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Creativity

Mad Genius: Schizophrenia and Creativity

What, if anything, is the link between psychosis and creativity?

Neel Burton
Source: Neel Burton

Some highly creative people have themselves suffered from schizophrenia, including Vaslav Nijinsky, the legendary dancer and choreographer, and John Nash, the father of game theory.

In 1912, Nijinsky made his choreographic debut with Afternoon of a Faun, set to music by Claude Debussy. The sculptor Auguste Rodin remarked of the final masturbatory scene that ‘nothing could be more striking than the impulse with which, at the climax, [Nijinsky] lies face down on the secreted veil, kissing it and hugging it with passionate abandon...’ In 1919, Nijinsky’s mental health deteriorated to such an extent that he could no longer perform. By the time of his death in 1950, he had spent over thirty years in a lunatic asylum.

John Nash (d. 2015) developed schizophrenia in his college years, but persisted with his studies and managed to build a career in academia. In 1994, he received the Nobel Prize for economics for ‘the pioneering analysis of equilibria in the theory of non-competitive games’ (game theory). The story of his struggles and ultimate triumph has been made into a book, and then into a film, called, A Beautiful Mind.

Unfortunately, cases such as those of Nash and Nijinsky are few and far between, and many people with schizophrenia are intensely disabled by their symptoms. Even the most creative or successful among them tend to be incapacitated during active phases of the illness, as, indeed, were Nash and Nijinsky. But there is something else…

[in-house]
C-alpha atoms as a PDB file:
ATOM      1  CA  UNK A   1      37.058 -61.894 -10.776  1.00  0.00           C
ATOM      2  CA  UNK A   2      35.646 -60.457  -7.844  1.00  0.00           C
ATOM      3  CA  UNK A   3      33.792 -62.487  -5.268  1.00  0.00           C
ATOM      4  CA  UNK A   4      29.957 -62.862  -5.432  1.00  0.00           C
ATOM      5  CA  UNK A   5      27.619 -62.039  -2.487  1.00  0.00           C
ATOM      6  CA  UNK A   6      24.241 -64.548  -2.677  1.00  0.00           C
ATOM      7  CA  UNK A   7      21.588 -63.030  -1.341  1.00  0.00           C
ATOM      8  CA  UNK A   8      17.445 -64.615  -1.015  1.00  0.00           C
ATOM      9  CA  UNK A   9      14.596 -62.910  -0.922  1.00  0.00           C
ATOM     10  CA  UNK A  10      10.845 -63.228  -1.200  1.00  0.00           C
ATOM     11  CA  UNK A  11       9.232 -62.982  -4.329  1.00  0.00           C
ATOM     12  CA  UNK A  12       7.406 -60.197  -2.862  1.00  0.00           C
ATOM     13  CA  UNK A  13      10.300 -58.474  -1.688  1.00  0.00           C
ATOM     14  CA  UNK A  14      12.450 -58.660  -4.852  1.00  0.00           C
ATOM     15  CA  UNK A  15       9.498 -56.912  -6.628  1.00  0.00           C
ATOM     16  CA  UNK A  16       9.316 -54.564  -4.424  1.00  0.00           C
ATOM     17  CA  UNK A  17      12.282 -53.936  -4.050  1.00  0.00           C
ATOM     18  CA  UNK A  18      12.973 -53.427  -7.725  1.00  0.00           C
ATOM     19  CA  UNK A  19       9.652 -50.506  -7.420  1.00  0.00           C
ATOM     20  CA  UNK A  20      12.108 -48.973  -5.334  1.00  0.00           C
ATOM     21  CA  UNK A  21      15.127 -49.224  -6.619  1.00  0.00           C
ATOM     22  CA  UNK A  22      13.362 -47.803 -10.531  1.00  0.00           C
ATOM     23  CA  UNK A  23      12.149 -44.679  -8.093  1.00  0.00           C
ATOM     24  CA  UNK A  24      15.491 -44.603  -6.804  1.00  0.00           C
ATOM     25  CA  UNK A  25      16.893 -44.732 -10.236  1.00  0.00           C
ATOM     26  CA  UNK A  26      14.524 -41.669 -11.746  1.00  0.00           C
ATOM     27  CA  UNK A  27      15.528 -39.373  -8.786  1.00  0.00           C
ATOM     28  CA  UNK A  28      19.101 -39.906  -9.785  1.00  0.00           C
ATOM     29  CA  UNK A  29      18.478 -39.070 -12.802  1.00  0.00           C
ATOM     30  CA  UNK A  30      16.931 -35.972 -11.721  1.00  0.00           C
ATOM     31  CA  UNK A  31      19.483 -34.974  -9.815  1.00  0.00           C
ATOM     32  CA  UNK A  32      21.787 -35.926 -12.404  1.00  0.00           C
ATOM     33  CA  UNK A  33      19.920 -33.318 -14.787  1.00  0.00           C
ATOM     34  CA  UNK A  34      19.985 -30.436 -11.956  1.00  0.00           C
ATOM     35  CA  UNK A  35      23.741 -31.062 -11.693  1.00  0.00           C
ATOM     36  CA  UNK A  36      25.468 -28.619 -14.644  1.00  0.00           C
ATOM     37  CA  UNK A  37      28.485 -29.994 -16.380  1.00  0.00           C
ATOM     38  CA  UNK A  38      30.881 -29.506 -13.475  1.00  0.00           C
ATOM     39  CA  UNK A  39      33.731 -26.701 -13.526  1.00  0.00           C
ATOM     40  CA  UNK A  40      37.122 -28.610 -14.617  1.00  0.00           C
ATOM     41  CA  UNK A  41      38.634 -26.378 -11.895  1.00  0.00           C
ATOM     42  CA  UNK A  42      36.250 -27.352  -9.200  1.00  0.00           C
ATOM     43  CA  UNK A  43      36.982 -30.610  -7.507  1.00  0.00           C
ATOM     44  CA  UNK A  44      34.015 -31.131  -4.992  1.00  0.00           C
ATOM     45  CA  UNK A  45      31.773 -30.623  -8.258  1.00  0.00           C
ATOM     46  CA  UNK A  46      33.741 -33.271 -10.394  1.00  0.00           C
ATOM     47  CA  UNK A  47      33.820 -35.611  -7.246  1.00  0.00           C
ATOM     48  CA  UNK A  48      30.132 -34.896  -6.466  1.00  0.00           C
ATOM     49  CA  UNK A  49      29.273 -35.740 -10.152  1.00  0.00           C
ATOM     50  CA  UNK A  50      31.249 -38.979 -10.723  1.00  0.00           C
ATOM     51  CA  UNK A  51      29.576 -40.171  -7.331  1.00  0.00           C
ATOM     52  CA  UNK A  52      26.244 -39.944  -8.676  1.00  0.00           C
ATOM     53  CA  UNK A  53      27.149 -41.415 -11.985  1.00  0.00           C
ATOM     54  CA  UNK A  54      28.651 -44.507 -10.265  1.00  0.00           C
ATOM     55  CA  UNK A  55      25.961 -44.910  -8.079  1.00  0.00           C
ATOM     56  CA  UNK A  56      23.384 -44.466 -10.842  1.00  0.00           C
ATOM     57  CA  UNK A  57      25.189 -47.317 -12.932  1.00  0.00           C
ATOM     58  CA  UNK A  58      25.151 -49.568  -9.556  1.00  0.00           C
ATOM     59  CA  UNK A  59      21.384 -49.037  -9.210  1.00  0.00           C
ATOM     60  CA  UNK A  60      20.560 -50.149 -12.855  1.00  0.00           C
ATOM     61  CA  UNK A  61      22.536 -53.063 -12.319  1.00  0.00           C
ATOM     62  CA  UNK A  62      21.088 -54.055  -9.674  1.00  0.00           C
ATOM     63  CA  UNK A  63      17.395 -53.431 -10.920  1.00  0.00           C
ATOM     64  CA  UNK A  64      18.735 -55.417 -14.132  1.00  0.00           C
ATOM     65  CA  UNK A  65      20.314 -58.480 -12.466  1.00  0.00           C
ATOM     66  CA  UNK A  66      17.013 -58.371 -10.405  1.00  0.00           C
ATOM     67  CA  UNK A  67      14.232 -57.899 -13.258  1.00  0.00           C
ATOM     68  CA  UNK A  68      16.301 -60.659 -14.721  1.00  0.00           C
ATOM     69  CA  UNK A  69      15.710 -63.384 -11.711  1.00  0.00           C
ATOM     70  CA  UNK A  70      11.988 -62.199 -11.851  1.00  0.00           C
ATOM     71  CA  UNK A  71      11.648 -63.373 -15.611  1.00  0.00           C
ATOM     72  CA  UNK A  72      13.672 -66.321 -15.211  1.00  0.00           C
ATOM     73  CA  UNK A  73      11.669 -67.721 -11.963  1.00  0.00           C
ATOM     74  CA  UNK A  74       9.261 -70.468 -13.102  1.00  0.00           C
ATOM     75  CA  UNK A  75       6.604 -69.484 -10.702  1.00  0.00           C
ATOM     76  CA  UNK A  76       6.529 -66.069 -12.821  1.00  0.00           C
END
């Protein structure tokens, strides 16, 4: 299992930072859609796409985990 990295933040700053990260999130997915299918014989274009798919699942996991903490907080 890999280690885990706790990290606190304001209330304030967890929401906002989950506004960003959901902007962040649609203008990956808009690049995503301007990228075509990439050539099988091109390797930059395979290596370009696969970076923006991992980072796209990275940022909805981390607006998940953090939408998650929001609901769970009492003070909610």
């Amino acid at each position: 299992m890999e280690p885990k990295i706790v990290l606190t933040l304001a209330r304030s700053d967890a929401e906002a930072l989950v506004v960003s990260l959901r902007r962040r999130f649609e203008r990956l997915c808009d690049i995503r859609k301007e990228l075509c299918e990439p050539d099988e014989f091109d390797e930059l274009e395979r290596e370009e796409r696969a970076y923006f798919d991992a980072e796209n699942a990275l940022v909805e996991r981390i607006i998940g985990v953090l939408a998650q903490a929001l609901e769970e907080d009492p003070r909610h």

Many highly creative people, while not themselves suffering from schizophrenia, have close relatives who do or did. The son of Albert Einstein suffered from schizophrenia, as did the son of Bertrand Russell and the daughter of James Joyce.

Beyond the anecdotal, several studies suggest that the relatives of people with schizophrenia enjoy above-average creative intelligence. For instance, one family study of 300,000 people with severe mental illness found that people with bipolar disorder and healthy siblings of people with bipolar disorder or schizophrenia are overrepresented in the creative professions.

According to one theory, both people with schizophrenia and their non-affected relatives lack lateralization of function in the brain. While this tends to handicap the former, it tends to advantage the latter, who gain in creativity from increased use of the right hemisphere and increased communication between the hemispheres. Increased inter-hemispheric communication is also found in schizophrenia sufferers, but, in this case, their cognitive processes are usually too disorganized for them to make productive use of it.

Some relatives of schizophrenia sufferers may be so close to schizophrenia as to meet the criteria for schizotypal personality disorder. Others who do not meet these criteria may nonetheless have mild schizotypal traits such as divergent and idiosyncratic thinking—sometimes colloquially referred to as ‘eccentricity’—which have been linked with creativity.

In 2005, Folley and Park at Vanderbilt University conducted a pair of experiments to compare the creative thinking processes of schizophrenia sufferers, ‘schizotypes’, and normal control subjects. In the first experiment, the researchers asked subjects to make up new functions for household objects. While the schizophrenia sufferers and normal control subjects performed similarly, the schizotypes performed better than either.

In the second experiment, the researchers asked the subjects to make up new functions for household objects while, this time, having their brain activity monitored. Compared to the other two groups, the schizotypes relied much more heavily on their right hemisphere to complete the task.

For Folley and Park, the results of these two experiments support the idea that increased use of the right hemisphere and increased inter-hemispheric communication is related to enhanced creativity in psychosis-prone populations.

Read more in The Meaning of Madness.

References

Kyaga S et al. (2011): Creativity and mental disorder: family study of 300,000 people with severe mental disorder. British Journal of Psychiatry 199:373-379.

Folley BS & Park S (2005): Verbal creativity and schizotypal personality in relation to prefrontal hemispheric laterality: a behavioural and near-infrared optical imaging study. Schizophrenia Research 80(2-3):271-82.

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